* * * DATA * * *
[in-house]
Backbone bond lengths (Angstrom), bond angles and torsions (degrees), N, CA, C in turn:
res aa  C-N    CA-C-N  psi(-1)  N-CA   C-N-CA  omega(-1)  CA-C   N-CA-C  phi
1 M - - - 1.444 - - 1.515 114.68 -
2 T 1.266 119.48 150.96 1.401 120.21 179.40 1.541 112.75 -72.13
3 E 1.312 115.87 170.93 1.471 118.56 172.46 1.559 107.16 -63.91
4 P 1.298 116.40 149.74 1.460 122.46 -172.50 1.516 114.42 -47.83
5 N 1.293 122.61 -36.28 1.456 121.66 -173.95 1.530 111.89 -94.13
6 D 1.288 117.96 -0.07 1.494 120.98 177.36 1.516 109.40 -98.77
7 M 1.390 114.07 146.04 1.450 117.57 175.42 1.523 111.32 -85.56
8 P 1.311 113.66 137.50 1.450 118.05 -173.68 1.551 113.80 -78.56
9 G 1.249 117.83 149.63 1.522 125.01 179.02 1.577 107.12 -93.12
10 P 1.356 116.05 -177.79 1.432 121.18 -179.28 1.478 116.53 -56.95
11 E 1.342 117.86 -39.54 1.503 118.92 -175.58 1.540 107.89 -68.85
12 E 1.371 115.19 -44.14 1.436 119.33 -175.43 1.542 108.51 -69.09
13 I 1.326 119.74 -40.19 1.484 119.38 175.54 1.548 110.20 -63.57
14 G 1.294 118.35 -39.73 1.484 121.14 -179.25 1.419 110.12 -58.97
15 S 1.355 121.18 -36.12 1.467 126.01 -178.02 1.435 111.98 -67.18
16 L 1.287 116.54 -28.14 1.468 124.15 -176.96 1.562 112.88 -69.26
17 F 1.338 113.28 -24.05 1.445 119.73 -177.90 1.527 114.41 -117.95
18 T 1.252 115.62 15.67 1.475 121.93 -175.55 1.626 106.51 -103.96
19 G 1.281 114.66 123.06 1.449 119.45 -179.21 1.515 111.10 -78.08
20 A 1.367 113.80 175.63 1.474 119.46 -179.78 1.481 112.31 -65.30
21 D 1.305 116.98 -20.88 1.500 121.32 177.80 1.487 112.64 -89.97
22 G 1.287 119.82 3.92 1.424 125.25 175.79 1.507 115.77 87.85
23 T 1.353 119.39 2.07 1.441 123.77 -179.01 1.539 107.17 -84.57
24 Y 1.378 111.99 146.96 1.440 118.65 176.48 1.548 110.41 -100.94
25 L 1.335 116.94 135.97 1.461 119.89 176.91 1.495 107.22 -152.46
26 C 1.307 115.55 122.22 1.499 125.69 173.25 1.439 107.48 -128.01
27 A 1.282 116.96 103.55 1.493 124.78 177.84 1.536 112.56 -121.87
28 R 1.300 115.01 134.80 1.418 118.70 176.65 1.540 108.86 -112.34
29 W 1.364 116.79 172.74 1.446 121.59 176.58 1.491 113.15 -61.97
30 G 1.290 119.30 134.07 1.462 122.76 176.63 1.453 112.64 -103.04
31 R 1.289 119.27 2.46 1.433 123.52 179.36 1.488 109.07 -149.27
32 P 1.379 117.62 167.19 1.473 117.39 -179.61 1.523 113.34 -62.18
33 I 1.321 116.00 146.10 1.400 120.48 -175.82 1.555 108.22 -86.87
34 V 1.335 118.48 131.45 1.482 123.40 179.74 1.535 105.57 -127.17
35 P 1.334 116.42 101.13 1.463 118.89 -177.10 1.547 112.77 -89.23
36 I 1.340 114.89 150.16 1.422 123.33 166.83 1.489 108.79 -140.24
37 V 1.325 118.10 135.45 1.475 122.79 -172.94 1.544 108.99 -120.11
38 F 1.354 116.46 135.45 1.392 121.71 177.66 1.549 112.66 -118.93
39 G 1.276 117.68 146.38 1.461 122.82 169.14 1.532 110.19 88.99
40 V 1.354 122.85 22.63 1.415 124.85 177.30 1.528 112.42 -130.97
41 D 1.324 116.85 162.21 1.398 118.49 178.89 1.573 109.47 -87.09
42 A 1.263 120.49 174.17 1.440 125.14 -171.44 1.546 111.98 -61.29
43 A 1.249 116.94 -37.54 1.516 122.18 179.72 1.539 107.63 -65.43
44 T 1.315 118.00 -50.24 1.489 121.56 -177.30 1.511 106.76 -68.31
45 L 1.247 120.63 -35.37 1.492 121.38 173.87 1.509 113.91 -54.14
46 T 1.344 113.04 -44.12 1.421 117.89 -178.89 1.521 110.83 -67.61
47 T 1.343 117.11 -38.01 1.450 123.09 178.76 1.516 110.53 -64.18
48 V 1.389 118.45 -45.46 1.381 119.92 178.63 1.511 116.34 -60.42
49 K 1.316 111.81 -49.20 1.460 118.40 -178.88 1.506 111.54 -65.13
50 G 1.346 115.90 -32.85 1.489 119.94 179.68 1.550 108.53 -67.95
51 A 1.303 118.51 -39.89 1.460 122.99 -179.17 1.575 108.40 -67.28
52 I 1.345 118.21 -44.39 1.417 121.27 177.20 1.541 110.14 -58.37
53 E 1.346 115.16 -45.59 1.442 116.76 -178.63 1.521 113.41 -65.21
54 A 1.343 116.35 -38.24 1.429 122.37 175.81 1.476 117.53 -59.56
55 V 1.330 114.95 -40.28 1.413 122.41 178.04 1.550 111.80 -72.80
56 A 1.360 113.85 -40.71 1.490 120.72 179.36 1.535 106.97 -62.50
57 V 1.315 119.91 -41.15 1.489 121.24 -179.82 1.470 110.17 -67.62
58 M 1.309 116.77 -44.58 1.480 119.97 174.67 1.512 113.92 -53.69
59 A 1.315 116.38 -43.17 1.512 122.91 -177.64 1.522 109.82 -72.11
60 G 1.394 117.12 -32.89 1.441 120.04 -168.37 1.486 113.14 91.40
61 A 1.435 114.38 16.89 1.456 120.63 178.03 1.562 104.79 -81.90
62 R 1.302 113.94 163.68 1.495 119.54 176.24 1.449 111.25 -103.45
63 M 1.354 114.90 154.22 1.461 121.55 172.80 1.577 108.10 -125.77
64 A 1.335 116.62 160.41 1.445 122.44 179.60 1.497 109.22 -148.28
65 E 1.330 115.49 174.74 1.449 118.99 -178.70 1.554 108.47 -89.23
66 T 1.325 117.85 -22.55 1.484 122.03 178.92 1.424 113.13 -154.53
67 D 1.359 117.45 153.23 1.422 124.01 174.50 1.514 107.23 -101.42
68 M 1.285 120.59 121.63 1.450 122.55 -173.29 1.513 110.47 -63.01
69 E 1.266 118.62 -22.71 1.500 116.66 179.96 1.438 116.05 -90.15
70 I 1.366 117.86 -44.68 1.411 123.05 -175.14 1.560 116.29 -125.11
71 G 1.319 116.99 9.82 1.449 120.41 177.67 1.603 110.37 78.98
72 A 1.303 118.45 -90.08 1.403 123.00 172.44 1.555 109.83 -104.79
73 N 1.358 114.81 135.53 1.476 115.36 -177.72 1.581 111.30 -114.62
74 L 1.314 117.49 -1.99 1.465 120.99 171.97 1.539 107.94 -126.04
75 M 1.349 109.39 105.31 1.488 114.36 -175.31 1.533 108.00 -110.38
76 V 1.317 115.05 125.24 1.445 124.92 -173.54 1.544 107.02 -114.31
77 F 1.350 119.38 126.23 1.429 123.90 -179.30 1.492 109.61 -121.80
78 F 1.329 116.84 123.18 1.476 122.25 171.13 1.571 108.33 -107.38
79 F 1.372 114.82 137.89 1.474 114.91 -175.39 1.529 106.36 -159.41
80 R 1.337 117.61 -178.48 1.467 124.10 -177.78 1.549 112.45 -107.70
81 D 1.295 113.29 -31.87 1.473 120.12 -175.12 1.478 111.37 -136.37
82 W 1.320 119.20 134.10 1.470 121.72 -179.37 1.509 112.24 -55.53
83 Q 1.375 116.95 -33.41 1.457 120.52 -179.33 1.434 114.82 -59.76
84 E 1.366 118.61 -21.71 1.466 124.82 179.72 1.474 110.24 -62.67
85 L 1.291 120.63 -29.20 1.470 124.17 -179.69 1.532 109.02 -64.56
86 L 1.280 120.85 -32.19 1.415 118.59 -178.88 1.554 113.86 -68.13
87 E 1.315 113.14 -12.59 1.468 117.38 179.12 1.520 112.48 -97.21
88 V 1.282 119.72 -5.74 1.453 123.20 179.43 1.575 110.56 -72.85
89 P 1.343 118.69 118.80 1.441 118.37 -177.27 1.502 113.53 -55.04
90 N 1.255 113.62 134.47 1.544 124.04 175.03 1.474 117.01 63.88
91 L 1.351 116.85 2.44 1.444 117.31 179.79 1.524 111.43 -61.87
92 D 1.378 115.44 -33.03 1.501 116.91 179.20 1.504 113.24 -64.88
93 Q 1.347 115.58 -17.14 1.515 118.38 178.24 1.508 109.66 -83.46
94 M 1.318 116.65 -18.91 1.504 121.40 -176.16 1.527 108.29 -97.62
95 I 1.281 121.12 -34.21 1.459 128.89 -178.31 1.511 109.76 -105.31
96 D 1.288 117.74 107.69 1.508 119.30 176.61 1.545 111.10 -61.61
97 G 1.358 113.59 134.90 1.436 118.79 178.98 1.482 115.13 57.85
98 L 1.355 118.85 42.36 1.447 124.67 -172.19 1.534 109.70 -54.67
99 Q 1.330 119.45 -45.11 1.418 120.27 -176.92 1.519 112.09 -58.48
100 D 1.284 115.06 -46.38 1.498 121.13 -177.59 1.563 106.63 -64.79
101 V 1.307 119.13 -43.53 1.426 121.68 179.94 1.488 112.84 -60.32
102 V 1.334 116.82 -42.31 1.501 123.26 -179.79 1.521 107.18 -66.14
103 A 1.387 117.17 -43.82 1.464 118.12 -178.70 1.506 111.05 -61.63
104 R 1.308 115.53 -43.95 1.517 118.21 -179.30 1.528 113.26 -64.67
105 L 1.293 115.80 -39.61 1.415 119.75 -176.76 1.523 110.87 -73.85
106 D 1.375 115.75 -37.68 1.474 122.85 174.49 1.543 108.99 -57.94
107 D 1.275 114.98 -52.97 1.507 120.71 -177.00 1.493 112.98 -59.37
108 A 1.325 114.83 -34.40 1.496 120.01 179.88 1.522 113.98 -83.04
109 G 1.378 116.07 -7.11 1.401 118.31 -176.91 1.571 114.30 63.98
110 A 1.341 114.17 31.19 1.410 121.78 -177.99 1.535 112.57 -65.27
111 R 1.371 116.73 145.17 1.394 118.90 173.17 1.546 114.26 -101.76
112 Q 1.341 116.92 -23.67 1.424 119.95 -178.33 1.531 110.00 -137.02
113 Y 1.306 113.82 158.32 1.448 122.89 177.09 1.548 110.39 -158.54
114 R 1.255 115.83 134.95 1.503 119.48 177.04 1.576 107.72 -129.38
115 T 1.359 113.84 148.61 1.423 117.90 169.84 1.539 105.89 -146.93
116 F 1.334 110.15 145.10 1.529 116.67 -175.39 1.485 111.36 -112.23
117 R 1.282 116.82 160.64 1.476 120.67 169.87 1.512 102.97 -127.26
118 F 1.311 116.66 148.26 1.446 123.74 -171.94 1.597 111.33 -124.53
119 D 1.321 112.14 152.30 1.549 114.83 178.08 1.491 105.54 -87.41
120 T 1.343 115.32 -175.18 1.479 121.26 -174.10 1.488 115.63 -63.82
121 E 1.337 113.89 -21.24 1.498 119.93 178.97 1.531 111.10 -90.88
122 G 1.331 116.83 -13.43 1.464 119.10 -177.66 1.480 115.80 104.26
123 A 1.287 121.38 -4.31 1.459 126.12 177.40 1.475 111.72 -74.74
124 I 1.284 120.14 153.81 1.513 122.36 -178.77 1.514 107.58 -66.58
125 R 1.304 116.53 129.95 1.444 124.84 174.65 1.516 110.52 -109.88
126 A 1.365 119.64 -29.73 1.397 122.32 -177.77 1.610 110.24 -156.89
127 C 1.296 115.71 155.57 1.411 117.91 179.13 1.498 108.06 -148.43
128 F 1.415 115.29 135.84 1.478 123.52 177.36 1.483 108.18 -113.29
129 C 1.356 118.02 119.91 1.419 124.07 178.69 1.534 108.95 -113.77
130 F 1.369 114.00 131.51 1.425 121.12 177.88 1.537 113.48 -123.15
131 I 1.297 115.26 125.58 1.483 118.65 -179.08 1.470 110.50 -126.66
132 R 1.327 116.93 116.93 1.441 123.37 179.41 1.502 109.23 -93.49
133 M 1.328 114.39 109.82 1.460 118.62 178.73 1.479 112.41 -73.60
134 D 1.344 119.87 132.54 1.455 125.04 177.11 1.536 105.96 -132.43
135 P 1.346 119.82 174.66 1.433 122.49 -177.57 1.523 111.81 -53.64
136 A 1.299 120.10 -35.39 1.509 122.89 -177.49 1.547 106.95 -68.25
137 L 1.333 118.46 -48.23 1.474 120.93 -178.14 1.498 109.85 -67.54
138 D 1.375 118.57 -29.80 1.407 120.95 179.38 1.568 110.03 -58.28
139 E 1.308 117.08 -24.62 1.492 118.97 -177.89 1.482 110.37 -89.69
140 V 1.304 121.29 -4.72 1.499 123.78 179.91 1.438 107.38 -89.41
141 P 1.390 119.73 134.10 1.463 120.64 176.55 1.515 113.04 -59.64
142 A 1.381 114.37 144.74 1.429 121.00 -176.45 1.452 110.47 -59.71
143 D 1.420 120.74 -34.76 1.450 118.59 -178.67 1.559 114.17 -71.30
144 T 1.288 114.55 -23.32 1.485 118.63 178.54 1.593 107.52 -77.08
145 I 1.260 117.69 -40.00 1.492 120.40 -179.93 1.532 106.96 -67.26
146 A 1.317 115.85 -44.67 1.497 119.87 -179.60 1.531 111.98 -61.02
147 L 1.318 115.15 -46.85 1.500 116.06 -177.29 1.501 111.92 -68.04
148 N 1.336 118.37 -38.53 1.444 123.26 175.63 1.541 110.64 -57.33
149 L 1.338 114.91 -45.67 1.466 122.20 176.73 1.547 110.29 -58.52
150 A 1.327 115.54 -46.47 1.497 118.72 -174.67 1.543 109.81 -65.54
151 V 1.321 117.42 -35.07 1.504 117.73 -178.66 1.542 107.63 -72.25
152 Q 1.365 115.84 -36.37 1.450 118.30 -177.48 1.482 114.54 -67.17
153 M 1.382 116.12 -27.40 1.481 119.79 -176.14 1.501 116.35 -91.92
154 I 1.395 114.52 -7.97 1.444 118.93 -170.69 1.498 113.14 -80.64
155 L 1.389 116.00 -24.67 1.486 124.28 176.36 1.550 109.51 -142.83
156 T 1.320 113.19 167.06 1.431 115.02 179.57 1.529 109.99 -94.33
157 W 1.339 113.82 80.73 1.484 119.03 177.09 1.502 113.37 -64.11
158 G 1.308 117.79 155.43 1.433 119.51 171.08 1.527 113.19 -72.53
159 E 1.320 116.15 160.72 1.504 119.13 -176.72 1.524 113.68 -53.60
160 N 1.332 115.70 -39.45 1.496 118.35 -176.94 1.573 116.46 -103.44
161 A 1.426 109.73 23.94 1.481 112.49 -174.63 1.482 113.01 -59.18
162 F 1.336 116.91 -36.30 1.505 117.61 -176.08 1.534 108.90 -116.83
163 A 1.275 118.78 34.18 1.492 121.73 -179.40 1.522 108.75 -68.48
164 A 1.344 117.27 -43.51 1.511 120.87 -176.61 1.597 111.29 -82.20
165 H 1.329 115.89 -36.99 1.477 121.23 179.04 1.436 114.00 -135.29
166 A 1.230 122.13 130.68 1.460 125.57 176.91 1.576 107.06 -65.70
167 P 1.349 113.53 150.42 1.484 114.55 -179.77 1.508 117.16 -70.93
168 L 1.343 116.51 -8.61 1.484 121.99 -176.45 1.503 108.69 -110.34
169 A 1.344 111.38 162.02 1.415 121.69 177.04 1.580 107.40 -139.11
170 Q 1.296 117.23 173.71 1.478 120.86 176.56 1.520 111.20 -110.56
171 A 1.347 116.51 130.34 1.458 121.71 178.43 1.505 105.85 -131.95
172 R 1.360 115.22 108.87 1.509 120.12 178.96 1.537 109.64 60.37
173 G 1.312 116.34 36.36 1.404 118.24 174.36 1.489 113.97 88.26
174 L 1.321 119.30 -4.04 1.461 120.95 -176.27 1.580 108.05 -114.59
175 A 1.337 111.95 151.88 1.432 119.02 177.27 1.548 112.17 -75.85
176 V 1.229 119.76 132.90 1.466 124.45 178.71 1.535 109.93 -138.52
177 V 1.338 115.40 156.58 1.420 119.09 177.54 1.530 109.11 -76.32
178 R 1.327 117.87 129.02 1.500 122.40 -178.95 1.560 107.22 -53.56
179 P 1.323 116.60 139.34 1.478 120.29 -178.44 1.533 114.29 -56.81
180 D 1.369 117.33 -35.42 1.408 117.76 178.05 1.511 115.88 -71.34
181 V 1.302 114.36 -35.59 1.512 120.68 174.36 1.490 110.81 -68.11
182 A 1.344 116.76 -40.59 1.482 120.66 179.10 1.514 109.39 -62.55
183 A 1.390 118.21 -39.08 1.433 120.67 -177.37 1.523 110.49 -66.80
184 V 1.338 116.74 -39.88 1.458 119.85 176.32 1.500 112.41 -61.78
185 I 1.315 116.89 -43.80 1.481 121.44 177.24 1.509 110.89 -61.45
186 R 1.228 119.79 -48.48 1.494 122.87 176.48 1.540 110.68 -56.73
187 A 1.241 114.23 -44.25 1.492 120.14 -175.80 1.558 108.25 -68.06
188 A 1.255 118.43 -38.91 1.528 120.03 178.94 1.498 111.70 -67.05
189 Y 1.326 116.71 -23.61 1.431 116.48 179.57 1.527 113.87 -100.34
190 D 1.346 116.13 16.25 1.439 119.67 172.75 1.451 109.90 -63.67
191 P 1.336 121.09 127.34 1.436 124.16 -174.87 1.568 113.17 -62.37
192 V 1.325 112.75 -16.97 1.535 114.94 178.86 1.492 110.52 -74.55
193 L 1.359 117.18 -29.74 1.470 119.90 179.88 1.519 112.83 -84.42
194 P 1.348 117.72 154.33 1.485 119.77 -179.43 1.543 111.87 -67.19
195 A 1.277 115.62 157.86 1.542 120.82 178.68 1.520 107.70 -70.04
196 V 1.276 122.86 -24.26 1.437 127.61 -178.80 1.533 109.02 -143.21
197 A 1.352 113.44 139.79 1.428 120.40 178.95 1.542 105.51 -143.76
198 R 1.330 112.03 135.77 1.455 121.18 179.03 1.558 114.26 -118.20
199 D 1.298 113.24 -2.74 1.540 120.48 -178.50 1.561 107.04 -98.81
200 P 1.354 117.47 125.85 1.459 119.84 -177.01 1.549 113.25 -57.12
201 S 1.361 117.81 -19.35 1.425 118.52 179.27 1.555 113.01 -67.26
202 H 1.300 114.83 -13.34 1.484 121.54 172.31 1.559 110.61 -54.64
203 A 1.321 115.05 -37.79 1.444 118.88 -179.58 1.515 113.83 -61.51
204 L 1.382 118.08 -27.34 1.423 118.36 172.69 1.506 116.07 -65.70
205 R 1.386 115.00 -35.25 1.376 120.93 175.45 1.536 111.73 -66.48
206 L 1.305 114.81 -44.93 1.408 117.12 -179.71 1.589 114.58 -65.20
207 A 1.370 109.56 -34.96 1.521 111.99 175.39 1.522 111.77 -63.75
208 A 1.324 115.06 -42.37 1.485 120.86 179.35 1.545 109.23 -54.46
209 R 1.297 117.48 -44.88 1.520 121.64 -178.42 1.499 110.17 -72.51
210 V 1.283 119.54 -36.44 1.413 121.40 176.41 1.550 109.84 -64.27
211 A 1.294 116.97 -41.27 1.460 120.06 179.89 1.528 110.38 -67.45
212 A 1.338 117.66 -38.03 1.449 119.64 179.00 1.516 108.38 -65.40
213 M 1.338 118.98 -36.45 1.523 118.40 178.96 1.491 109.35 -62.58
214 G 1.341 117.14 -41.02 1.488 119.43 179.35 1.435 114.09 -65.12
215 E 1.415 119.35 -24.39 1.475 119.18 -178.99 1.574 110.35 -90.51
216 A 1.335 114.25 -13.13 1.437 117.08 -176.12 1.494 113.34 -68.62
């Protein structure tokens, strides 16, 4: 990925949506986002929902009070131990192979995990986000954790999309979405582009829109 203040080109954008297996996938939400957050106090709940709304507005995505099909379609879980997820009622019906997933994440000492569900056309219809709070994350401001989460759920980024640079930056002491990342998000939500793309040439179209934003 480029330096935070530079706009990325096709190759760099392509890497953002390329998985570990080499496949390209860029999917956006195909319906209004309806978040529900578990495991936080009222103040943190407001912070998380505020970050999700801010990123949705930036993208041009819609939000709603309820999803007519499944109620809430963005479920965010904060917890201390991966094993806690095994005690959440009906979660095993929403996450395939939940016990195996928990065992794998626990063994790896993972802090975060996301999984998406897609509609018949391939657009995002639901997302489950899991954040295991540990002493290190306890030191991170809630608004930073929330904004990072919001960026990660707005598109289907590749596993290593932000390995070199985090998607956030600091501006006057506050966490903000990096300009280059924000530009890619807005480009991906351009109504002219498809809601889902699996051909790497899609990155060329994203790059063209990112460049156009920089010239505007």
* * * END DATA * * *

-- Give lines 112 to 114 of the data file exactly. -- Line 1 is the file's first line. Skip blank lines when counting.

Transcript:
109 G 1.378 116.07 -7.11 1.401 118.31 -176.91 1.571 114.30 63.98
110 A 1.341 114.17 31.19 1.410 121.78 -177.99 1.535 112.57 -65.27
111 R 1.371 116.73 145.17 1.394 118.90 173.17 1.546 114.26 -101.76